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Midnight March

Part 1 – Part 2

Part 1

From October 11 to 13, the World Bank and International Monetary Fund held their fall meetings in Washington DC.  And as is the case with many of their meetings, both in the fall and the spring, the activist community rallies together to publicly demonstrate their disapproval of these organizations’ policies.  This was no exception.

This time around, there were two demonstrations planned.  One happened on Friday morning, where activists painted lumps of coal and barrels symbolizing oil green, symbolizing the greenwashing that goes on at the IMF and the World Bank.  Additionally, an announcement had been posted to DC Indymedia calling for a “[r]owdy, noisy march to IMF/WB delegates’ hotels” late Saturday night – technically Sunday morning.  The march was scheduled to start at Dupont Circle at 1:00 AM on and end at 4:00 AM.  As soon as I saw that earlier in the week, I decided that I wanted to go, but had no idea how to go about doing it, since it would seriously screw up my sleep pattern.  After all, this was even later than other late-night marches I’d previously attended.  Night March started at 7:30 PM and ended at 9:30.  The Georgetown part of October Rebellion started at 9:00 PM, and I got home before midnight.  Now, we were starting at 1:00 AM, topping all my past late-night demonstrations for lateness.  But after all, if the goal is to wake the World Bank and IMF delegates up in the middle of the night, one has to be up in the middle of the night to do it.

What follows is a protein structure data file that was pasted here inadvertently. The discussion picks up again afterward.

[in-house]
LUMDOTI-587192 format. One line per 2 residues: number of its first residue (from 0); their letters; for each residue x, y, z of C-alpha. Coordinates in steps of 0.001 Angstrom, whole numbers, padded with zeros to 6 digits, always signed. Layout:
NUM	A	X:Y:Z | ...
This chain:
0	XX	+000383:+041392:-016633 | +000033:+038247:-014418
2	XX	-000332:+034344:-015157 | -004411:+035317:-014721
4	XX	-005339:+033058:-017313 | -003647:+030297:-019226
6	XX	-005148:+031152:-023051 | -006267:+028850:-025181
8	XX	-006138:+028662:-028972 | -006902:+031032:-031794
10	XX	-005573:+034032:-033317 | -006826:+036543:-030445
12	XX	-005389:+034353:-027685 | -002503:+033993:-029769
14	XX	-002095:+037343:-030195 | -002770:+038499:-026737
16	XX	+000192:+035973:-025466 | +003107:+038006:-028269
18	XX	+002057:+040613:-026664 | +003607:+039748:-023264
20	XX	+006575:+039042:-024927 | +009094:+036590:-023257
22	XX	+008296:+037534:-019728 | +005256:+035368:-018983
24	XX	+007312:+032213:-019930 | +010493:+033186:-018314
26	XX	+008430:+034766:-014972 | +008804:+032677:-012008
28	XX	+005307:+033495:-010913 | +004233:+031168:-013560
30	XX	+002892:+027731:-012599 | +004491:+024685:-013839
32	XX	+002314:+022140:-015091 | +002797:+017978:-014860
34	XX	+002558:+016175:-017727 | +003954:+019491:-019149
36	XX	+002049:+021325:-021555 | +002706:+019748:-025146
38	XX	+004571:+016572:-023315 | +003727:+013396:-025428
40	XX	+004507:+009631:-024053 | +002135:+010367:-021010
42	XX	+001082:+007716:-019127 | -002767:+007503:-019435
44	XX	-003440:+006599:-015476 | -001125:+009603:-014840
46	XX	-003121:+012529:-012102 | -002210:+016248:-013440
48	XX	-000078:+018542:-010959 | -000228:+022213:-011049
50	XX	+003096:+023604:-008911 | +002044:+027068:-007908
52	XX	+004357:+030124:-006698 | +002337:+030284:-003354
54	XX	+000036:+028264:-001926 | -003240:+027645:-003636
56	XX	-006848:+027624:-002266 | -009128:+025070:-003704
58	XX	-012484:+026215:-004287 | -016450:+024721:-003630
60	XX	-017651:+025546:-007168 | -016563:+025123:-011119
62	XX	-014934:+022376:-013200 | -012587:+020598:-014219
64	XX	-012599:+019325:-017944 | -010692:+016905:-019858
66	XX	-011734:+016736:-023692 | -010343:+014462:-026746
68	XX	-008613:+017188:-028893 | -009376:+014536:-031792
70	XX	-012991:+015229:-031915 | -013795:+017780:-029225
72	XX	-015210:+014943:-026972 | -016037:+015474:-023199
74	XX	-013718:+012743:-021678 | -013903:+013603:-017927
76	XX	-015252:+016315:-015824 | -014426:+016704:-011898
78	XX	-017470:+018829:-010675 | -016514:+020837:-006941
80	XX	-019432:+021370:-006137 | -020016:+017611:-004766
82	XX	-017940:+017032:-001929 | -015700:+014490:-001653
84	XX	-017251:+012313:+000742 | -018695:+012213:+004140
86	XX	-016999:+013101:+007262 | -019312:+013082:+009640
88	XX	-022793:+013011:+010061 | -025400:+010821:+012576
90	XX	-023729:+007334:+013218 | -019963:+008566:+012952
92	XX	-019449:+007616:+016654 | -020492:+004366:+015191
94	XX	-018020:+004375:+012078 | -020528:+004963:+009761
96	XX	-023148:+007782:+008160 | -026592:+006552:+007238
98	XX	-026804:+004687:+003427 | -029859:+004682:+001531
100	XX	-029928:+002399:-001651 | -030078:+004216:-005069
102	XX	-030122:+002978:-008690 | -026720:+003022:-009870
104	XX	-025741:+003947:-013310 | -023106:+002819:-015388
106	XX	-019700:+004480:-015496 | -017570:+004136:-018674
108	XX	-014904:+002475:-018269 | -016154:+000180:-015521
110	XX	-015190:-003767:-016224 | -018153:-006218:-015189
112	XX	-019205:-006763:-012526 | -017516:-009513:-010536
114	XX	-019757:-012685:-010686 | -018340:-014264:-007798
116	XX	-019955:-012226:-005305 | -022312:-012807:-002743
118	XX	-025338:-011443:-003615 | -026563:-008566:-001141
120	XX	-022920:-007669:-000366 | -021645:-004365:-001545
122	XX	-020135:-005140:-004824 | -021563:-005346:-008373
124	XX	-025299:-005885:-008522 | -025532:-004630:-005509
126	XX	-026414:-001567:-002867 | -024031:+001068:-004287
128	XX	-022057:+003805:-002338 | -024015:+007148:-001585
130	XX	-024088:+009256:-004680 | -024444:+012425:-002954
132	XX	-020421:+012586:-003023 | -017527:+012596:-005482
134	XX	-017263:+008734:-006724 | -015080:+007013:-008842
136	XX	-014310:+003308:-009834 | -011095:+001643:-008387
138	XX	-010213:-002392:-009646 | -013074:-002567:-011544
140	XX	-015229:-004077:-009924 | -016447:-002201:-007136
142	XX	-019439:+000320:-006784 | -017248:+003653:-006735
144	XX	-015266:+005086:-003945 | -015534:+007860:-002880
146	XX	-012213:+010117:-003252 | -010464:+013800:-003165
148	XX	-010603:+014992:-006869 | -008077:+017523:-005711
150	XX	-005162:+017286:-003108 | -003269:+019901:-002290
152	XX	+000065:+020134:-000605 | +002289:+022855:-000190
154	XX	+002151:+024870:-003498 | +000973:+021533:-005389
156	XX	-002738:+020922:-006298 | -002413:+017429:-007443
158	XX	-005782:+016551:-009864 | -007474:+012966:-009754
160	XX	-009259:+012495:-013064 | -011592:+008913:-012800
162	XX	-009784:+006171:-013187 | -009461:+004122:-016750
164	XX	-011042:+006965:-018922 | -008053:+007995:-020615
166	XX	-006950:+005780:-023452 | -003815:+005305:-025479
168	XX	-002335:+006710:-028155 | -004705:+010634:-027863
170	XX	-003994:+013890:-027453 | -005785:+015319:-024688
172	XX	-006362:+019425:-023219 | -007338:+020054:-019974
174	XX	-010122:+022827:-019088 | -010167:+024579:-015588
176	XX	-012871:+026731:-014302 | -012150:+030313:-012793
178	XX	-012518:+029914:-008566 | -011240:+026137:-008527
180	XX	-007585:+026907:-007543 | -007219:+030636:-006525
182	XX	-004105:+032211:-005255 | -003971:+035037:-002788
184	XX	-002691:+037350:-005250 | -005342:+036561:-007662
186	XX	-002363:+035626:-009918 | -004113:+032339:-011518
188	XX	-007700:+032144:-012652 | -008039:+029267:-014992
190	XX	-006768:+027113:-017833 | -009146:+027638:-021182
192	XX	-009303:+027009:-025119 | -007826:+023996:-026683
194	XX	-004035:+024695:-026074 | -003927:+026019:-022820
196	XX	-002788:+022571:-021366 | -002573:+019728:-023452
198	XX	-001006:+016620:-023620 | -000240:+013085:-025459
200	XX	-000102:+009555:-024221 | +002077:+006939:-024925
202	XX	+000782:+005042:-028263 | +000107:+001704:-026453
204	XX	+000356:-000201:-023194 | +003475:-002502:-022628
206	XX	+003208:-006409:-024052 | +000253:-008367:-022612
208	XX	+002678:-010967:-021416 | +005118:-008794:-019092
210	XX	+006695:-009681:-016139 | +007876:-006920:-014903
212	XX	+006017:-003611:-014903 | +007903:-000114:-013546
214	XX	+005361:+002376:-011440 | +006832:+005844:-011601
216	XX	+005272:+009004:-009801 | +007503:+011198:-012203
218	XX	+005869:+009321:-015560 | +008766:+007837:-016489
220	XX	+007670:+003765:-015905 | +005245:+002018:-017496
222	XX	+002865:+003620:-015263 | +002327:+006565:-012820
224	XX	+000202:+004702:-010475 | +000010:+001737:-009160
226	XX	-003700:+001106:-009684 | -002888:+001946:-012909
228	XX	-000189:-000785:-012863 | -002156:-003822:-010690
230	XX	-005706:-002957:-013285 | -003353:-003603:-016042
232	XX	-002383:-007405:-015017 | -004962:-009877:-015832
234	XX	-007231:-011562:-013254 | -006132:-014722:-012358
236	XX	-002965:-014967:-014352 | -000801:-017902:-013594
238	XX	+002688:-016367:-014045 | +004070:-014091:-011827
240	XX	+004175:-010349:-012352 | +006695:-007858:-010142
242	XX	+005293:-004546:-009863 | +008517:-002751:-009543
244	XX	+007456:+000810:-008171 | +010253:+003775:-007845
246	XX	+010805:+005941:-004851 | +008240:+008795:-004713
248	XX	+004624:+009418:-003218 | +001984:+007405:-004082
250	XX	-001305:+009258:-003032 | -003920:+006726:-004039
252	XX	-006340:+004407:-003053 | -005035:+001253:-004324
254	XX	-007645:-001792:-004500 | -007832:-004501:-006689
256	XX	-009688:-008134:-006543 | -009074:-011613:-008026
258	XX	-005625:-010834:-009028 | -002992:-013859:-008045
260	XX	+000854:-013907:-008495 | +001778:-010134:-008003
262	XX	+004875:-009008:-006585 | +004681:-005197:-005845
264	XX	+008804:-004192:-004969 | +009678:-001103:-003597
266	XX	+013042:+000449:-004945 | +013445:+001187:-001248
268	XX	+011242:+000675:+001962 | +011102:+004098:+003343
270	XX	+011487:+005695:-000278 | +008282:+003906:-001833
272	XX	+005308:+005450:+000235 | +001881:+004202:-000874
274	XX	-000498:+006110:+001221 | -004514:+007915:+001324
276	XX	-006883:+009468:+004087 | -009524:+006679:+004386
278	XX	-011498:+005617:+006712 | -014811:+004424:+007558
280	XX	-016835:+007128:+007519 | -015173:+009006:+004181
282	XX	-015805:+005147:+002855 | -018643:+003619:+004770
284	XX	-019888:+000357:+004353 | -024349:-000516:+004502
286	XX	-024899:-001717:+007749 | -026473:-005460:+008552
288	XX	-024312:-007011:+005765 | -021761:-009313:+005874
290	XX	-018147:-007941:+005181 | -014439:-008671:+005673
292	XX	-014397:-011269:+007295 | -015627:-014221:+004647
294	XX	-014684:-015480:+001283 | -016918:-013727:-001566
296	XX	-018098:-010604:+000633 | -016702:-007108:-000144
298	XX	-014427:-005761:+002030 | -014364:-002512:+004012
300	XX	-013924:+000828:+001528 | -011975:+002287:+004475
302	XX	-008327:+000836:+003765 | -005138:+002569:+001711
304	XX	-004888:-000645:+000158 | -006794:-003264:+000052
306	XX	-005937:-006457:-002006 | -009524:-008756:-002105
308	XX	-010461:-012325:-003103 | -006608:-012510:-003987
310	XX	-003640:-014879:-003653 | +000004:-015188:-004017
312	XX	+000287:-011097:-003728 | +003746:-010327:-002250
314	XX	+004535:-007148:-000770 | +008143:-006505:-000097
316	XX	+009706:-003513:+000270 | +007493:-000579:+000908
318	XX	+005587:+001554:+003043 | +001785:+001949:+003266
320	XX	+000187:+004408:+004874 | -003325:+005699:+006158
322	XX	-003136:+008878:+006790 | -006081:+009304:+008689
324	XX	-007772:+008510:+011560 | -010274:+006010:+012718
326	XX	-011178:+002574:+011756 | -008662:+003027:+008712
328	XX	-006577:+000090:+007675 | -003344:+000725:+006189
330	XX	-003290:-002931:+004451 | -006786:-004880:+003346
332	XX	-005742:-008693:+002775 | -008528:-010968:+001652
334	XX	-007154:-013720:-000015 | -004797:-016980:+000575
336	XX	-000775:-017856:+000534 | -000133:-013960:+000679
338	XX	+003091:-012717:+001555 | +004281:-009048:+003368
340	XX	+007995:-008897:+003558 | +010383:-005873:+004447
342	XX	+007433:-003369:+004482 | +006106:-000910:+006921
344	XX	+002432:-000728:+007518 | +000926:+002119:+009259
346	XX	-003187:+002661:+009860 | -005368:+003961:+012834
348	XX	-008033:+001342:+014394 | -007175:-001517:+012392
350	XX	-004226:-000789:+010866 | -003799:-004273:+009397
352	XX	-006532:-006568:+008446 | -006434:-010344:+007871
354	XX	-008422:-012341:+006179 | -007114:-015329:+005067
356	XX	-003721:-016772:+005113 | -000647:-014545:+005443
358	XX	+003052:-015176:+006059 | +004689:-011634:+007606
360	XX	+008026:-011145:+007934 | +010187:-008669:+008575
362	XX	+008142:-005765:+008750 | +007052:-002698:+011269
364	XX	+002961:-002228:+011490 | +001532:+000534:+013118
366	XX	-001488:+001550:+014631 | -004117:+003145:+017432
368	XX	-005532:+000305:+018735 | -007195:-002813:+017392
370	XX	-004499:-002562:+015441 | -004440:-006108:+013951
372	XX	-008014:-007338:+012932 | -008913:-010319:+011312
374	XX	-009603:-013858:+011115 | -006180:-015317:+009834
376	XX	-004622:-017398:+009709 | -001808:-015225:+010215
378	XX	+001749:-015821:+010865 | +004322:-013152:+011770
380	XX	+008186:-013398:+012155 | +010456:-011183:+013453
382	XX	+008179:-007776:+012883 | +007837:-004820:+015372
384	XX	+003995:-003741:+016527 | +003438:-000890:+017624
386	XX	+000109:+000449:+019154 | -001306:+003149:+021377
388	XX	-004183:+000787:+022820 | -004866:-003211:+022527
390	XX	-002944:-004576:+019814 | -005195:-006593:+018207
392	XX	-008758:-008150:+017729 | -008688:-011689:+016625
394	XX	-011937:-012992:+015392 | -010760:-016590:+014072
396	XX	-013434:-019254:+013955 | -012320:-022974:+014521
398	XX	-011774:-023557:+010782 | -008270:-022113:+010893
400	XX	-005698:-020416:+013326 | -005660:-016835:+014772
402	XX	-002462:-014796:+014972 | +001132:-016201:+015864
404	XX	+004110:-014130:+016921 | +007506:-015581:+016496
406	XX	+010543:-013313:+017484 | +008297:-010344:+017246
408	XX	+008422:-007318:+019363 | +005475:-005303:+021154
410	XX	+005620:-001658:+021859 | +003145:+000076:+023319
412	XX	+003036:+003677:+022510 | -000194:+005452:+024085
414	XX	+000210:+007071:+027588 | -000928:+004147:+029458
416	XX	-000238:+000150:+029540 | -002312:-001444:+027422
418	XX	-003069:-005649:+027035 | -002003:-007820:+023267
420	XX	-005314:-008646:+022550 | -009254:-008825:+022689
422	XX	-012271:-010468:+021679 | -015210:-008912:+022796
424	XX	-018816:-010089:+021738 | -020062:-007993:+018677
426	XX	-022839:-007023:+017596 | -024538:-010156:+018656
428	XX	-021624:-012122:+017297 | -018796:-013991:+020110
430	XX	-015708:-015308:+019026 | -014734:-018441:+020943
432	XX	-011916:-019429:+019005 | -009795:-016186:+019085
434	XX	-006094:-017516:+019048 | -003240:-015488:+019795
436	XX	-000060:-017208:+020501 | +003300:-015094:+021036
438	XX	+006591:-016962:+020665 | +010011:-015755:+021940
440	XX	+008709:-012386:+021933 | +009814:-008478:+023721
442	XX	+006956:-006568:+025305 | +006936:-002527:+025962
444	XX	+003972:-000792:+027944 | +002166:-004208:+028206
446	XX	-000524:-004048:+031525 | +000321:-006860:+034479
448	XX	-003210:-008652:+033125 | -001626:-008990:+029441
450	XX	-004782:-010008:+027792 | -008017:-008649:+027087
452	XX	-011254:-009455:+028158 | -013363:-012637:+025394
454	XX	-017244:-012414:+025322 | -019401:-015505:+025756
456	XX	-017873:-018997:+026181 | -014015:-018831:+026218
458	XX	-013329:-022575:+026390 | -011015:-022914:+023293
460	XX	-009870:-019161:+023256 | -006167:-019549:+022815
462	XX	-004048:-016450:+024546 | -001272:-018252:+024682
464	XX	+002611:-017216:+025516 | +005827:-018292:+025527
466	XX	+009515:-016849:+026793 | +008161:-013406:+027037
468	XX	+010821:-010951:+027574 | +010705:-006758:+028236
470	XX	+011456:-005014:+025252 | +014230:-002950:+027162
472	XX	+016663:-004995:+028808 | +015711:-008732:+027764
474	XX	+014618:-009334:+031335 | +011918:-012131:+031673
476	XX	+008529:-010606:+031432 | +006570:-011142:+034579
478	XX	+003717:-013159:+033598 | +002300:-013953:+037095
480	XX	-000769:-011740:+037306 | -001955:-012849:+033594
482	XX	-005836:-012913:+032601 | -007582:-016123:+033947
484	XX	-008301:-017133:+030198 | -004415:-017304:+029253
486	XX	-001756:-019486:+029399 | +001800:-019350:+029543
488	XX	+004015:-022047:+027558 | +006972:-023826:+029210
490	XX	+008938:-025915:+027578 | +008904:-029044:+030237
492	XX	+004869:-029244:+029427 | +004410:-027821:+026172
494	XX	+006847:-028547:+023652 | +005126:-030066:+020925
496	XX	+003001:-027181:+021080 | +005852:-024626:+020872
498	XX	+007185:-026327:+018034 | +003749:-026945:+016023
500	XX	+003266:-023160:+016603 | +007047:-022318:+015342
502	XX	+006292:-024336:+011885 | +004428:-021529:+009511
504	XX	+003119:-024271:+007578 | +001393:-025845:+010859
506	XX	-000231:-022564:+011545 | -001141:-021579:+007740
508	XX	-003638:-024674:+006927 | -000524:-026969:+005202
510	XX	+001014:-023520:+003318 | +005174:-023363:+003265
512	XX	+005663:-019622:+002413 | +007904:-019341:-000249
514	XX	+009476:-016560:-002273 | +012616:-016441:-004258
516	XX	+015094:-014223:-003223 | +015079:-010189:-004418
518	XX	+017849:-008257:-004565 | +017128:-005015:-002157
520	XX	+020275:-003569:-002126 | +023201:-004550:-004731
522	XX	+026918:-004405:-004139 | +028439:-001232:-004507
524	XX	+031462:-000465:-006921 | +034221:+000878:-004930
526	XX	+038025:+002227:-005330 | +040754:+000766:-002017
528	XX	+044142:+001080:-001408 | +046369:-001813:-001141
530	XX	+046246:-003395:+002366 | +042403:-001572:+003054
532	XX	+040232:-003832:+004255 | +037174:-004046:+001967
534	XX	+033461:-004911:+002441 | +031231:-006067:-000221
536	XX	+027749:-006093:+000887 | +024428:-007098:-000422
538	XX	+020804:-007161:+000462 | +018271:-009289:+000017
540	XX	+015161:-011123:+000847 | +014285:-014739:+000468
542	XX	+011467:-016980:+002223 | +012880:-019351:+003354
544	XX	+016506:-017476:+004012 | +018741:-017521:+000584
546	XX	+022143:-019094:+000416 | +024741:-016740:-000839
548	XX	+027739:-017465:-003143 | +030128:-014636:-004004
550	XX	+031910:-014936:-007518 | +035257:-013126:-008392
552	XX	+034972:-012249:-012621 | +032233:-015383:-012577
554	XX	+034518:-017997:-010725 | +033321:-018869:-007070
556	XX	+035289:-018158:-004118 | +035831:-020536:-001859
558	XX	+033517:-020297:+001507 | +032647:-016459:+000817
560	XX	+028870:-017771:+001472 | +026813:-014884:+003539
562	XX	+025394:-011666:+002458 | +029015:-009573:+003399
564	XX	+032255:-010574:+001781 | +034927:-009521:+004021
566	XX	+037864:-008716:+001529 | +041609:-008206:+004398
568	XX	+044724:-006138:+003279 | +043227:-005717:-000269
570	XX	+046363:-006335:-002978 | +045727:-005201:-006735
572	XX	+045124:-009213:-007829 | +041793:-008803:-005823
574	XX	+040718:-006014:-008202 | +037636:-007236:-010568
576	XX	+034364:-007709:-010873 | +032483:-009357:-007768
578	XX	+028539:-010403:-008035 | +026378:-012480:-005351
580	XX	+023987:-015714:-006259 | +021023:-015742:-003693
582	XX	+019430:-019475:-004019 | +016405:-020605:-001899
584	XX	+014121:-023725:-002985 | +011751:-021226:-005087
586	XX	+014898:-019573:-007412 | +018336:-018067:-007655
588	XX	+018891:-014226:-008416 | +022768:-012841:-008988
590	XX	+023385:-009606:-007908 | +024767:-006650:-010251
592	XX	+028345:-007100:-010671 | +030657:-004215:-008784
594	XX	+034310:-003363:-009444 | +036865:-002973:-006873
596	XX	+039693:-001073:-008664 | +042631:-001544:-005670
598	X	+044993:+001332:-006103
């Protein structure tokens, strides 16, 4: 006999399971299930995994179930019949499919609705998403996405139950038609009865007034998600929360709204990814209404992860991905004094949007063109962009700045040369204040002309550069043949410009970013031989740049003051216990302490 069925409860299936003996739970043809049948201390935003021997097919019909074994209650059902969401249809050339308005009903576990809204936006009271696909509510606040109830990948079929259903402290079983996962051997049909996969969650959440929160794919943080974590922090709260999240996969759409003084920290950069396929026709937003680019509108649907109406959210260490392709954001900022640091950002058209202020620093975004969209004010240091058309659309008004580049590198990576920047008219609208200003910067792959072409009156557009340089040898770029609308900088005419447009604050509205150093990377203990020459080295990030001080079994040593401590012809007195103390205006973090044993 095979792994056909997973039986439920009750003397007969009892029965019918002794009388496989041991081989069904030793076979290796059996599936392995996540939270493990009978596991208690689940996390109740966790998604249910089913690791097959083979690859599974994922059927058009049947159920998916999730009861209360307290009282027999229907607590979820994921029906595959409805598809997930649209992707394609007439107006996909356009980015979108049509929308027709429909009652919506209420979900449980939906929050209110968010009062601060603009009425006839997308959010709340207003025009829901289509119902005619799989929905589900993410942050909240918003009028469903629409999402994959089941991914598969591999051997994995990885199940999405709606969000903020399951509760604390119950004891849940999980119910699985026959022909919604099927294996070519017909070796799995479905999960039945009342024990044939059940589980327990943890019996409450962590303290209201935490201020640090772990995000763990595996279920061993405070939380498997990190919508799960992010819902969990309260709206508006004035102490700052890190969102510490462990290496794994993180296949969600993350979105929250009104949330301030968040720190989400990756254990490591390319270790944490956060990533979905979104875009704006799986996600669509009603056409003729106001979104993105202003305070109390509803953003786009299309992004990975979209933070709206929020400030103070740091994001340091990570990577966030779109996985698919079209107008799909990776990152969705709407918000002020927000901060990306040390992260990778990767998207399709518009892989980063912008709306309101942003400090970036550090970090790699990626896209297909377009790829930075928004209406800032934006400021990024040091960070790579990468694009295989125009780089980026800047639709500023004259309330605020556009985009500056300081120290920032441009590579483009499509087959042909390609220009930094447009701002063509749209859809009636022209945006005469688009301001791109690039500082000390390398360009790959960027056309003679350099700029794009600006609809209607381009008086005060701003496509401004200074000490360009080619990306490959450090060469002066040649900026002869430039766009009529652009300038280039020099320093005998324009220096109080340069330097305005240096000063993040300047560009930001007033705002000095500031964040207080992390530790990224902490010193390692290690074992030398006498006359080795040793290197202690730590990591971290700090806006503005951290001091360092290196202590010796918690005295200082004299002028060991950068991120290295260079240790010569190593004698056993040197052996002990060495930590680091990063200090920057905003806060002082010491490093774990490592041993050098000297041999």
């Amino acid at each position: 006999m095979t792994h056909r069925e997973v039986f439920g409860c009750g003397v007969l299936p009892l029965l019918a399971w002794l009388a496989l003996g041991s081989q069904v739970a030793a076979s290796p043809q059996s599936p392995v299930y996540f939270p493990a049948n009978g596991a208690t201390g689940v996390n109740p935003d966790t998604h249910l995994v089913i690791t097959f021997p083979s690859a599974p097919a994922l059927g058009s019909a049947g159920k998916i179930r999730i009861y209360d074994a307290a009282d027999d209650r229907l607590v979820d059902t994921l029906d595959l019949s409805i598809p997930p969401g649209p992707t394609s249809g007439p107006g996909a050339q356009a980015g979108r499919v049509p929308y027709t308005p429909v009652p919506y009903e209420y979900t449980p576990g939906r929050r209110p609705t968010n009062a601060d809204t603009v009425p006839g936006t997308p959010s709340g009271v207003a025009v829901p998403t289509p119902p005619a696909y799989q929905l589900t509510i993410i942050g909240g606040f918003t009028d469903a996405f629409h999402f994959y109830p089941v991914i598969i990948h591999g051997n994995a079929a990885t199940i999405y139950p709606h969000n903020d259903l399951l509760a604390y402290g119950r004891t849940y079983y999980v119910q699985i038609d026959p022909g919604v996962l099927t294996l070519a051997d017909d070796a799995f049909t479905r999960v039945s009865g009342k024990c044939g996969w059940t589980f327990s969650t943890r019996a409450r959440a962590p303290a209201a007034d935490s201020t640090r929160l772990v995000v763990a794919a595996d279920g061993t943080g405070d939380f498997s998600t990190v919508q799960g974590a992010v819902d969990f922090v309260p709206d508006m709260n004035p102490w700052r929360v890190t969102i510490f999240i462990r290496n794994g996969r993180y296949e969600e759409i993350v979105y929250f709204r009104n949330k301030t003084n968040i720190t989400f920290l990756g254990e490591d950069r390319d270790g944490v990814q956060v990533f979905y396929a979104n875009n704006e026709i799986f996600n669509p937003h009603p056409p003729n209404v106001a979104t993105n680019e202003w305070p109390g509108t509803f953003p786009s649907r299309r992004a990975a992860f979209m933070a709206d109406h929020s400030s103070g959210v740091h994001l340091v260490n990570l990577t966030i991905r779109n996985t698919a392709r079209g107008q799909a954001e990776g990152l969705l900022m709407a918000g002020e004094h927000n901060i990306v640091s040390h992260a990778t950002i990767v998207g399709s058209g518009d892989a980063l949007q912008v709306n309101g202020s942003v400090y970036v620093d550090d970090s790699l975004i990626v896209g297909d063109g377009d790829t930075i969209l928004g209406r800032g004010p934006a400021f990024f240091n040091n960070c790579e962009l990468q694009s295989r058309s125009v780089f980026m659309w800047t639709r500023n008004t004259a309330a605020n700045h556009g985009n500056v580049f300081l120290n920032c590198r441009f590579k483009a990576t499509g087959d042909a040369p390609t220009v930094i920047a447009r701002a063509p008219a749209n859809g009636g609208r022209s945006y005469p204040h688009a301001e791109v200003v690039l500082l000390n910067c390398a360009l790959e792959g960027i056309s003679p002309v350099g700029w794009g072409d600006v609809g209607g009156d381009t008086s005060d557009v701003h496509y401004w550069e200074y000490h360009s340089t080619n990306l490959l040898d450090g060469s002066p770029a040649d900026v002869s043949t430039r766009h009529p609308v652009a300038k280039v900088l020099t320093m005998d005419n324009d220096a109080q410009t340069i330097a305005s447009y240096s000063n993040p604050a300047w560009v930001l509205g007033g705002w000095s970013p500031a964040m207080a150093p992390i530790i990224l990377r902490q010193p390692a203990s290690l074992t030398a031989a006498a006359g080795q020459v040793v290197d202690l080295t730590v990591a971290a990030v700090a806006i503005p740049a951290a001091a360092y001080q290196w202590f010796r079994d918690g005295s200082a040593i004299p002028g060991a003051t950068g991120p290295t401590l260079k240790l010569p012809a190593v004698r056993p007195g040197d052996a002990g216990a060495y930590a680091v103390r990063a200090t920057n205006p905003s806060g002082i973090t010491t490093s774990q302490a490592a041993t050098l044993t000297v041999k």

Then there was one logistical problem to overcome.  Specifically, with the announcement indicating that the march would last until 4 AM, I knew that Metro was out of the picture.  Metro runs until 3 AM on Friday and Saturday nights, and if the schedule was kept, we would definitely go past Metro’s closing time.  I wasn’t about to take Metro in and then have to take a cab back, or wait a long time on a dark street corner for a bus, and then change buses at Silver Spring to get home.  So I decided to drive in and park at work.  It helps to have an office in Dupont Circle.

This was also the Kodak’s first protest march.  The last protest march I participated in was when the Nazis came to town in April, and Duckie took center stage for that demonstration.  Thus this demonstration was not only a photo set in my eyes – it was a test to see how the Kodak did in bouncy situations, since the Kodak was lighter than both Big Mavica and Duckie, but it was far more powerful.  In reviewing the set afterwards, I determined that the Kodak was okay for these kinds of situations, but a little too automated to be up to the challenge of getting great protest shots under the demanding conditions presented by a nighttime protest march.  In other words, it wasn’t really able to handle what I was putting it through and still get great shots.